At Business Forward briefings across the country, business leaders have shared how important a well-educated workforce is, stressing the value in continue with STEM initiatives and community partnerships for job training.
The numbers and research back them up.
In a Pew Report released in January, researchers found that a four-year college degree helped protect young people from unemployment, low-skill jobs, and lesser wages during the recent economic downturn.
A study completed by researchers at Georgetown University revealed that more than half of the jobs created during the economic recovery have been filled by workers with a Bachelor’s degree or better.
In another report, researchers at the University of Texas at Austin found that workforce development programs specifically “produce widespread benefits for employers and society as a whole, likely leading to sustained increases in productivity and economic growth.”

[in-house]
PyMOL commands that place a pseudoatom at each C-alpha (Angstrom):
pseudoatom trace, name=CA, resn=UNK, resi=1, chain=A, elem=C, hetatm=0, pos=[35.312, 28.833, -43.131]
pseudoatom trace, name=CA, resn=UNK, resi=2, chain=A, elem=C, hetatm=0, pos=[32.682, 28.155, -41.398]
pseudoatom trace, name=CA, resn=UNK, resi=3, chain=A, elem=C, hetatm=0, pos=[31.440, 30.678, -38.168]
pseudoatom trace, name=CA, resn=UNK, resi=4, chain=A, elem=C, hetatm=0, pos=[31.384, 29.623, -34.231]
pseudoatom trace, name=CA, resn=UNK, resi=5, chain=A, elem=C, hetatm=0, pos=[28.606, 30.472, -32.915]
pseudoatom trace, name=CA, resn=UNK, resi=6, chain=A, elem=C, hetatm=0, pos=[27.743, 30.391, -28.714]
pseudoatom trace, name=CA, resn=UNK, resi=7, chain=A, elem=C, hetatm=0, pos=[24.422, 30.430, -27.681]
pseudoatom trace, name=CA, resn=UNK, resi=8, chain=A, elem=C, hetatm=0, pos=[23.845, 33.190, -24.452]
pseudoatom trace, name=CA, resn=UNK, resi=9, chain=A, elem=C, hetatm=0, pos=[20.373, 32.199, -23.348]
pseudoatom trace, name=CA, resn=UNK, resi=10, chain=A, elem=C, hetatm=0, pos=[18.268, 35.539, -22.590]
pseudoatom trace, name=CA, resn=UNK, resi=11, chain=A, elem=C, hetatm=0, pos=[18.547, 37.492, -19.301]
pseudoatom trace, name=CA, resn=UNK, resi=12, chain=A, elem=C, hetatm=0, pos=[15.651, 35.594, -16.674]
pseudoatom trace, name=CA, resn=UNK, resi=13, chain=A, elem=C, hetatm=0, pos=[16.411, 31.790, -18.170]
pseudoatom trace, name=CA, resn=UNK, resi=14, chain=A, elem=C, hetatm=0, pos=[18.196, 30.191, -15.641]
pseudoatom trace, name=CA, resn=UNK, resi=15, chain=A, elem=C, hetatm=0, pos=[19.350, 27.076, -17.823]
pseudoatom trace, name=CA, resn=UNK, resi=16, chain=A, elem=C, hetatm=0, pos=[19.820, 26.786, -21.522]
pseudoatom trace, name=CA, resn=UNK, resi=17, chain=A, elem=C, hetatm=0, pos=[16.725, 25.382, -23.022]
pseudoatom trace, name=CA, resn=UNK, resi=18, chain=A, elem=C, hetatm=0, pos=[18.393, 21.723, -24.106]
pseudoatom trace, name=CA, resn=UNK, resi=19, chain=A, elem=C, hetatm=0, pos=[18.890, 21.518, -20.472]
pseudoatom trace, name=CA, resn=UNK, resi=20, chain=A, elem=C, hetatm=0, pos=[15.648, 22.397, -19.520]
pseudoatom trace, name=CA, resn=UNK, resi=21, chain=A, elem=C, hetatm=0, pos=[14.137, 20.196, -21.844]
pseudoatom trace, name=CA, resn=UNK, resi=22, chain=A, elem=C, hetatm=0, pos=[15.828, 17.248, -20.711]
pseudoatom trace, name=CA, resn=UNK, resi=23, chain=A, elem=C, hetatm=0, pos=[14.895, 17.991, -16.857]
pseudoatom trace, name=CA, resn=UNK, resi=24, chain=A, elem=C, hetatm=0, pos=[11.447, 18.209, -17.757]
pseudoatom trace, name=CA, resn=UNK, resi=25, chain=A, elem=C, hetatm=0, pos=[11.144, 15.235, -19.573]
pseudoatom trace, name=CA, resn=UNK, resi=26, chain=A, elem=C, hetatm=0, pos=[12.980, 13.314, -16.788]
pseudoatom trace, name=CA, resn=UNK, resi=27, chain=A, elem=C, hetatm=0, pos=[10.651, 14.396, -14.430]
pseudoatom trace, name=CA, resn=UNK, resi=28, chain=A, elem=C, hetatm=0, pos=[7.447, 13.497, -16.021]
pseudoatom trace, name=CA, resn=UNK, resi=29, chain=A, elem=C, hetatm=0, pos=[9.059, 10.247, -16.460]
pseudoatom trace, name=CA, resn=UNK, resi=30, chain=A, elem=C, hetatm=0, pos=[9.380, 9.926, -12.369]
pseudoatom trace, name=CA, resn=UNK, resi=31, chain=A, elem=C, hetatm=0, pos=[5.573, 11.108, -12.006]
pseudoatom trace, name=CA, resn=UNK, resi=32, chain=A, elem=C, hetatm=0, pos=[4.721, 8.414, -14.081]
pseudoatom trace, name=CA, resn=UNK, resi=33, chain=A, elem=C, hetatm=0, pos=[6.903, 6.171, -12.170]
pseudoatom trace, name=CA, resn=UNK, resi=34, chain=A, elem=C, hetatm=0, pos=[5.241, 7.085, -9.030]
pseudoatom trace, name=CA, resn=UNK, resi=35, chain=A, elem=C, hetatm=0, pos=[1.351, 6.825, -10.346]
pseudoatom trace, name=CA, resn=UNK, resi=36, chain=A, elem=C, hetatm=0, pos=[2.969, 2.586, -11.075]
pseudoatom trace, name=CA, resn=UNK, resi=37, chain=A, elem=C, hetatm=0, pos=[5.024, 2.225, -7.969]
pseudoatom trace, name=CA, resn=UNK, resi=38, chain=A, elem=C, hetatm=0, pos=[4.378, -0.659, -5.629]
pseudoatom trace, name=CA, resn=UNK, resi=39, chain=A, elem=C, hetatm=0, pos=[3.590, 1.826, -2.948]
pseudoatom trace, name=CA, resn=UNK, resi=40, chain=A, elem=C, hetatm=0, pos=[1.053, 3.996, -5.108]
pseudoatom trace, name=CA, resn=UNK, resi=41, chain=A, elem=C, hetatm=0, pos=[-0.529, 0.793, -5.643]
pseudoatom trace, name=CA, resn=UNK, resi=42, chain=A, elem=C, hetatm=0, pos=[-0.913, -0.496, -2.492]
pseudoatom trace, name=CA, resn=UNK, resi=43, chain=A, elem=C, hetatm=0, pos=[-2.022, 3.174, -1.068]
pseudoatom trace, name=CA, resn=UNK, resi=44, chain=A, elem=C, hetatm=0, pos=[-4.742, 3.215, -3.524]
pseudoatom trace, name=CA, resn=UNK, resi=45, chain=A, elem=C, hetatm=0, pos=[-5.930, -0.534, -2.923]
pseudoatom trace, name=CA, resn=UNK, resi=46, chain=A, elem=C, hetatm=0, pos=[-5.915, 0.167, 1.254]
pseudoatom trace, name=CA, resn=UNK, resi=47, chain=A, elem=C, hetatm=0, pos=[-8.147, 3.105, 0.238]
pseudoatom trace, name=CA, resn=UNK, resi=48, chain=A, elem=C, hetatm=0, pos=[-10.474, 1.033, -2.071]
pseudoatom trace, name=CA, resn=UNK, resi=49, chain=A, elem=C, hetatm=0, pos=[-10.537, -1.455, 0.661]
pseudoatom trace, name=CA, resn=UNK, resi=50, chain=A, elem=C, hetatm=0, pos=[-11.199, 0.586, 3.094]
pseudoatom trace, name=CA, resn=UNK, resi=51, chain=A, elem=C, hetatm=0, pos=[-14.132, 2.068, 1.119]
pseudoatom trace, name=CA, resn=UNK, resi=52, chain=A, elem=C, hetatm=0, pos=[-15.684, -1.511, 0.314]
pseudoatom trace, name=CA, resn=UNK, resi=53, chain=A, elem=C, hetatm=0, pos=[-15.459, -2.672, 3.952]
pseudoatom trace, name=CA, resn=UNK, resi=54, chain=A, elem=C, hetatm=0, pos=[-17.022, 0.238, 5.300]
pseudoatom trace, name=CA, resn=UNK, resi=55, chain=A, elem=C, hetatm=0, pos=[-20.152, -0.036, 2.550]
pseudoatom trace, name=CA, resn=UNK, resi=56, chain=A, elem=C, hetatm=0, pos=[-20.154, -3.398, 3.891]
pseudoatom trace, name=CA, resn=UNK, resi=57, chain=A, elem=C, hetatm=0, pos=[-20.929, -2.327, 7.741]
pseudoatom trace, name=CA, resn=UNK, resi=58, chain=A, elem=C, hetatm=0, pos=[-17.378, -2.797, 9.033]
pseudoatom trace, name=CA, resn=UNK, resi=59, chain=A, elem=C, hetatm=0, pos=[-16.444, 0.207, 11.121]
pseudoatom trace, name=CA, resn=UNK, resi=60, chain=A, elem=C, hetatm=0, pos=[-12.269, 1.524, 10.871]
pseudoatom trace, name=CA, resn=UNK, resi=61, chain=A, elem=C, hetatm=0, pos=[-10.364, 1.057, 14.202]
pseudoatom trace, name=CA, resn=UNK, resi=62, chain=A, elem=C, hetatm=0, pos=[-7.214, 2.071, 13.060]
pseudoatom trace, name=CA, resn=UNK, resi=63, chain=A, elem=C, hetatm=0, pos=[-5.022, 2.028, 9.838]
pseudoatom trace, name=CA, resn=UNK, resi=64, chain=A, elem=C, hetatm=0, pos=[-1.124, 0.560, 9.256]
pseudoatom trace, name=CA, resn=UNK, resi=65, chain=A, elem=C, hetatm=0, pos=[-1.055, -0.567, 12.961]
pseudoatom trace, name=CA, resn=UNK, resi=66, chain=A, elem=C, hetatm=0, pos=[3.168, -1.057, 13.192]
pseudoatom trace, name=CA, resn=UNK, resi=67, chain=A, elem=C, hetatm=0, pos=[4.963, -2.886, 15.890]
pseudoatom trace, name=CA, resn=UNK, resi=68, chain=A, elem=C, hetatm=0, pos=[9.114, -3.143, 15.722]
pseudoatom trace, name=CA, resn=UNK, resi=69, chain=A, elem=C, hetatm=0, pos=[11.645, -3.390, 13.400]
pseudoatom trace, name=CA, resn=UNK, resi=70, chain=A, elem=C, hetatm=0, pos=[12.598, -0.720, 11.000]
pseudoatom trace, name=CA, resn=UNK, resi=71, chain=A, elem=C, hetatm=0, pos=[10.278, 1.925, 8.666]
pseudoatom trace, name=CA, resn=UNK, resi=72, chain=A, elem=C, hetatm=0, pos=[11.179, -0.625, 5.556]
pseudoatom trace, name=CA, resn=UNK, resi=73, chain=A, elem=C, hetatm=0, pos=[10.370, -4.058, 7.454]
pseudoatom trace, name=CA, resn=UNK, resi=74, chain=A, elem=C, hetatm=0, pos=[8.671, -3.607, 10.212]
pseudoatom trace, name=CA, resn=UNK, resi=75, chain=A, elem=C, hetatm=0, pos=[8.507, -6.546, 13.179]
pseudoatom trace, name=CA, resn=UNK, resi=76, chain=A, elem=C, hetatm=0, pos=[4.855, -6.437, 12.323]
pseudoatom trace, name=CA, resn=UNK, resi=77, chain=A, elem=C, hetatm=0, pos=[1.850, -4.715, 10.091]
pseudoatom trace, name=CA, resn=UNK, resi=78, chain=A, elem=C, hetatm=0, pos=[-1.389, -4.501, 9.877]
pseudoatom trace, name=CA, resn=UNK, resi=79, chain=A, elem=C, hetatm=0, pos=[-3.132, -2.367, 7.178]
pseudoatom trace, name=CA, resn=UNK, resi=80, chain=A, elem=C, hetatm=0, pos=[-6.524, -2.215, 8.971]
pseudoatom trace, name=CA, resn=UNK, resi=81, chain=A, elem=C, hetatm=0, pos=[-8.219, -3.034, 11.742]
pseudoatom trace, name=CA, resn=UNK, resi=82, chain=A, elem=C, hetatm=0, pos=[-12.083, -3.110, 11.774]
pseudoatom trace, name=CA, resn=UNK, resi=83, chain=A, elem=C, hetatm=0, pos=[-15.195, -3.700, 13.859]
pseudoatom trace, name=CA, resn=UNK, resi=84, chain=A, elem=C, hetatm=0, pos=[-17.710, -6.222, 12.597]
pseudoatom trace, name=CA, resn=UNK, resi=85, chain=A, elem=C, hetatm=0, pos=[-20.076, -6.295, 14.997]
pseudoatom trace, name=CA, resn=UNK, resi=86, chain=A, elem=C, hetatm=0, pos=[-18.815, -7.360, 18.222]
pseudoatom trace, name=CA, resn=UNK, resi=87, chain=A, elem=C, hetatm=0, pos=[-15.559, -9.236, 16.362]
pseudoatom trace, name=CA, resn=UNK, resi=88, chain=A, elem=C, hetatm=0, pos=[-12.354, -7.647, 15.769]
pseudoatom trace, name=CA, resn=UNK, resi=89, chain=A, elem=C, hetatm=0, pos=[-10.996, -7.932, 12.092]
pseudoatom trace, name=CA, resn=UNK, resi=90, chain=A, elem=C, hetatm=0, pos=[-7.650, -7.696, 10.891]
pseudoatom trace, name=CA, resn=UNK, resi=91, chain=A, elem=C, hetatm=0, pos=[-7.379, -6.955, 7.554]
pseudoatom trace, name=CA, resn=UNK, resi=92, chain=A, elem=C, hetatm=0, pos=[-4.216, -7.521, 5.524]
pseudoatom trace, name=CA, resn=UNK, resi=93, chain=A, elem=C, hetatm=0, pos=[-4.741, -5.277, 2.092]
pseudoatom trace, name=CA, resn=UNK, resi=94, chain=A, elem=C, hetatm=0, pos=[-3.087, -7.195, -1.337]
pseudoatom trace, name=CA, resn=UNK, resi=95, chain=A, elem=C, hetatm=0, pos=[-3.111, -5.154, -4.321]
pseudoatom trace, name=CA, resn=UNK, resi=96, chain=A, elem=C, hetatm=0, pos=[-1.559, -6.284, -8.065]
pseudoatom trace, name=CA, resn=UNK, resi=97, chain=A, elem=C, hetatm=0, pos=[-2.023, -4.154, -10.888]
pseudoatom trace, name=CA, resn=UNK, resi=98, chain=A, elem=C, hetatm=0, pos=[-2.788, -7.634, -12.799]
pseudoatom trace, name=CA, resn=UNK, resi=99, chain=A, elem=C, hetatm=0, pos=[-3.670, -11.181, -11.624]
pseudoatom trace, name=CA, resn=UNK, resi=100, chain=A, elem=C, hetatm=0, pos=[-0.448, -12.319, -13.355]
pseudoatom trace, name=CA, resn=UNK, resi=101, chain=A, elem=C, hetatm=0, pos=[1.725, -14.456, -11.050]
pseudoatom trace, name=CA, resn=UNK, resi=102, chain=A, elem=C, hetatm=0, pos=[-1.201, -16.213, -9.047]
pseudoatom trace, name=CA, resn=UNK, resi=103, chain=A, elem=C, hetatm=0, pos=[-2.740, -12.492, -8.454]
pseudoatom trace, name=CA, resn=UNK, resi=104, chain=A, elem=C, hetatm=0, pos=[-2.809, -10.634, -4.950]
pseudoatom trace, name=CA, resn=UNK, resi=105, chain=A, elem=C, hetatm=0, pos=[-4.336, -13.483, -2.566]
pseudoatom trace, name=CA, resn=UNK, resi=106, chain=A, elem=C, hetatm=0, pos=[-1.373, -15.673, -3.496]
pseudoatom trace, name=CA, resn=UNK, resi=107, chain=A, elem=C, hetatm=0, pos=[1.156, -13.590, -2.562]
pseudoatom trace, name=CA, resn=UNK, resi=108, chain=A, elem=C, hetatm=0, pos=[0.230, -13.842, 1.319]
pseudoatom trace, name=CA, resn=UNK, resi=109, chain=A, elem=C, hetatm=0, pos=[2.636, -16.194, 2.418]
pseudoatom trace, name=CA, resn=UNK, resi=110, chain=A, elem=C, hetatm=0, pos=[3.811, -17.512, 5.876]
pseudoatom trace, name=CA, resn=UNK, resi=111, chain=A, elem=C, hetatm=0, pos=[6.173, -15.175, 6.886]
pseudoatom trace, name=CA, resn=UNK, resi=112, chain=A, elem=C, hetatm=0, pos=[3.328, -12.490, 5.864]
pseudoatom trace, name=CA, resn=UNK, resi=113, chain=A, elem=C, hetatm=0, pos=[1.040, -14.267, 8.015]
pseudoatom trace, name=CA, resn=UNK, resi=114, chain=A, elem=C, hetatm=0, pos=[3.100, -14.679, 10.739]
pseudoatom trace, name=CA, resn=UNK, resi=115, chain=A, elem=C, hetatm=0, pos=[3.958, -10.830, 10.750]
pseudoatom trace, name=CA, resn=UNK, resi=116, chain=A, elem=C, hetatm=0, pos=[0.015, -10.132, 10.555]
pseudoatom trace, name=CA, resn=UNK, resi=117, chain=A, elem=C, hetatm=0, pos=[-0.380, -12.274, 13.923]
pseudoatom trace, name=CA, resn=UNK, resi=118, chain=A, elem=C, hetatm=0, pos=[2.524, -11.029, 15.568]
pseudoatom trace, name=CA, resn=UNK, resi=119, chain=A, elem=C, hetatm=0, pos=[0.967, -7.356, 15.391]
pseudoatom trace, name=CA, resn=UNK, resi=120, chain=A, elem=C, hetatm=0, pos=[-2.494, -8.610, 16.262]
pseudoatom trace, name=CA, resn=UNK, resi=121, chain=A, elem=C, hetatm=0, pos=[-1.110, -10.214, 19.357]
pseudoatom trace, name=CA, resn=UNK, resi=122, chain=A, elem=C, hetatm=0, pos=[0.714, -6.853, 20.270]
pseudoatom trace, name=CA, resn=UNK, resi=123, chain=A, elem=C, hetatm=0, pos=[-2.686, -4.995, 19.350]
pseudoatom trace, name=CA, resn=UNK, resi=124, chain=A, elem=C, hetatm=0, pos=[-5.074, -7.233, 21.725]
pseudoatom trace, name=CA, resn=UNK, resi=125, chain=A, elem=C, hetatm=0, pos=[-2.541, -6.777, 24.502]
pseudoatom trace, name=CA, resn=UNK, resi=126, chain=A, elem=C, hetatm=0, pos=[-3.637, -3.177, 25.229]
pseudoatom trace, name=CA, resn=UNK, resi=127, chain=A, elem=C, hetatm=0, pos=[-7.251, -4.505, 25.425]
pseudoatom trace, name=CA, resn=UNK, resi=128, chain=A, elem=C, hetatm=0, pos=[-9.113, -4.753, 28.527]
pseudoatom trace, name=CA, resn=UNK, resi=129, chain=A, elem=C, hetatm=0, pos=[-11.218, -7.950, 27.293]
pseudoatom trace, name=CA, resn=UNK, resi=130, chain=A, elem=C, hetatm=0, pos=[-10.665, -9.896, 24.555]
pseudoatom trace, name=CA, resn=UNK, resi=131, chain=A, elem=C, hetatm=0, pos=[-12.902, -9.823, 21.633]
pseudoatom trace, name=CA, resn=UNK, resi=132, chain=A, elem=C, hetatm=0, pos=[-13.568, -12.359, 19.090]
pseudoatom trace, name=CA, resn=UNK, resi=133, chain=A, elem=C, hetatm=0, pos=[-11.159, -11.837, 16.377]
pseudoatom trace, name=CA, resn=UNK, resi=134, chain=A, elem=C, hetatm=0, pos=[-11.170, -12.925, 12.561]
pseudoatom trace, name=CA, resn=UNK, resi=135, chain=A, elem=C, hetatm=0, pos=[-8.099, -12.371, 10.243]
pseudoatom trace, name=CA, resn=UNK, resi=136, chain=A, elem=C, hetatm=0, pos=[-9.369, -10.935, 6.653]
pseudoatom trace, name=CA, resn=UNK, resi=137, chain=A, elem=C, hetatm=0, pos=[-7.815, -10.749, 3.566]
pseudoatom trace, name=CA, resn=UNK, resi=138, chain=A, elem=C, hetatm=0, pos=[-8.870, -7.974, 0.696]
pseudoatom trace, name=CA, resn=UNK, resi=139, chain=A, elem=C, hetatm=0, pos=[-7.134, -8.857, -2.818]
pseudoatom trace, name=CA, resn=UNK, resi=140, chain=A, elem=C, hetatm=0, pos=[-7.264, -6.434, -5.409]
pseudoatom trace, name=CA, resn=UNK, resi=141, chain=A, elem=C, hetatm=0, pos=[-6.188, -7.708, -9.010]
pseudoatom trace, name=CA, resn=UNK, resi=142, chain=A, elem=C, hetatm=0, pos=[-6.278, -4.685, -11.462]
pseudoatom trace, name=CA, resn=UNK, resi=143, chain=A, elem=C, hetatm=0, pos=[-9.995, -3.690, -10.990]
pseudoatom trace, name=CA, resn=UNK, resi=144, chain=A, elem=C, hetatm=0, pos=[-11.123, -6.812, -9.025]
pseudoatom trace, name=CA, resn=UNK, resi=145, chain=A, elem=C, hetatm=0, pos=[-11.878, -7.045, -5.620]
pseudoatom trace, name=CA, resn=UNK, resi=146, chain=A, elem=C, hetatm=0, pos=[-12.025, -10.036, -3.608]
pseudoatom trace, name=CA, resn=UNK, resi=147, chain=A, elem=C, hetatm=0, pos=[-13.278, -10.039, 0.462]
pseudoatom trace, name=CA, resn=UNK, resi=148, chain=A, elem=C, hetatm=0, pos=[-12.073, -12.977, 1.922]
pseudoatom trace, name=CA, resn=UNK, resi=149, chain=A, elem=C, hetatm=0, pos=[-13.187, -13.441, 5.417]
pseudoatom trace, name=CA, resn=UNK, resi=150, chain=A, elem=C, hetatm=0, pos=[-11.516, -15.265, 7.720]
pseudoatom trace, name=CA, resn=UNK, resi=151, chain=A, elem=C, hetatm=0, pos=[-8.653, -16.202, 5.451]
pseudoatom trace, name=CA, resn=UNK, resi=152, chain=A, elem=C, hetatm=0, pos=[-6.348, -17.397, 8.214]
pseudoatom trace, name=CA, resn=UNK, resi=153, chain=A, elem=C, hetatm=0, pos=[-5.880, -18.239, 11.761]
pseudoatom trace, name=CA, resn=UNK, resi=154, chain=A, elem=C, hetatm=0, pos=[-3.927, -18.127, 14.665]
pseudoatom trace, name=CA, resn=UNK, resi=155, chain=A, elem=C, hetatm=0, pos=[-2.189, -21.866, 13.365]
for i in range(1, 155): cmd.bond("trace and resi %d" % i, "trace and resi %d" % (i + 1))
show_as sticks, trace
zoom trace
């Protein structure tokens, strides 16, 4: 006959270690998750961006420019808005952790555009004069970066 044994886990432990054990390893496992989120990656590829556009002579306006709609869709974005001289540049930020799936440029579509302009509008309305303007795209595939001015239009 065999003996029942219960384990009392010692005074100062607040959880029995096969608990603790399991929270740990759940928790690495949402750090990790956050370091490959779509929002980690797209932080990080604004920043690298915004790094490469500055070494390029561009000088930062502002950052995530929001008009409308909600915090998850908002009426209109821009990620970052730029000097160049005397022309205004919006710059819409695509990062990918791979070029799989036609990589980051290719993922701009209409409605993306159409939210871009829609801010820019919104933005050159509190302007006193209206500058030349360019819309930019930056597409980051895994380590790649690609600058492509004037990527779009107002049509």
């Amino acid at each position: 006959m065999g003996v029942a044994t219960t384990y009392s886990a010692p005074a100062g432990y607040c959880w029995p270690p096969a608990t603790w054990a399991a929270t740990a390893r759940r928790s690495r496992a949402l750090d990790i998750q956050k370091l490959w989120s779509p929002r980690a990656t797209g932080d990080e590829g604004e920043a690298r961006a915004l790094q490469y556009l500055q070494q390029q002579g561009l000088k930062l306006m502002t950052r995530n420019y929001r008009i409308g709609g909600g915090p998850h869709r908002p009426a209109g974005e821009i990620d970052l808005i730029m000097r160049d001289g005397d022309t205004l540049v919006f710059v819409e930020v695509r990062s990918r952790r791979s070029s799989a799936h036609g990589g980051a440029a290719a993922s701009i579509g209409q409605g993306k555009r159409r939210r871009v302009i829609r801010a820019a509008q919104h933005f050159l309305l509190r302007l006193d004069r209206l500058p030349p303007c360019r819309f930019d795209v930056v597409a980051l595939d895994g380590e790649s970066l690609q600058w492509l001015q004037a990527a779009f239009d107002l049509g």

Echoing the finding in these and other studies, the Administration has recently announced policies to best prepare America’s youth to enter the workforce.
Last week, the Department of Education announced it had joined forces with the Department of Labor to create a $474.5 million initiative to foster innovative partnerships between community colleges and businesses. The goal is to educate and train workers with the skills employers need.
The Education Department will also be holding discussions with leaders in the higher education community on new rules that will help guide colleges and universities that are preparing students for the workforce.
The White House also hosted its annual Science Fair last week, where President Obama announced improvements to the administration’s Educate to Innovate campaign, which has the goal of getting more young people interested in science, technology, engineering, and math.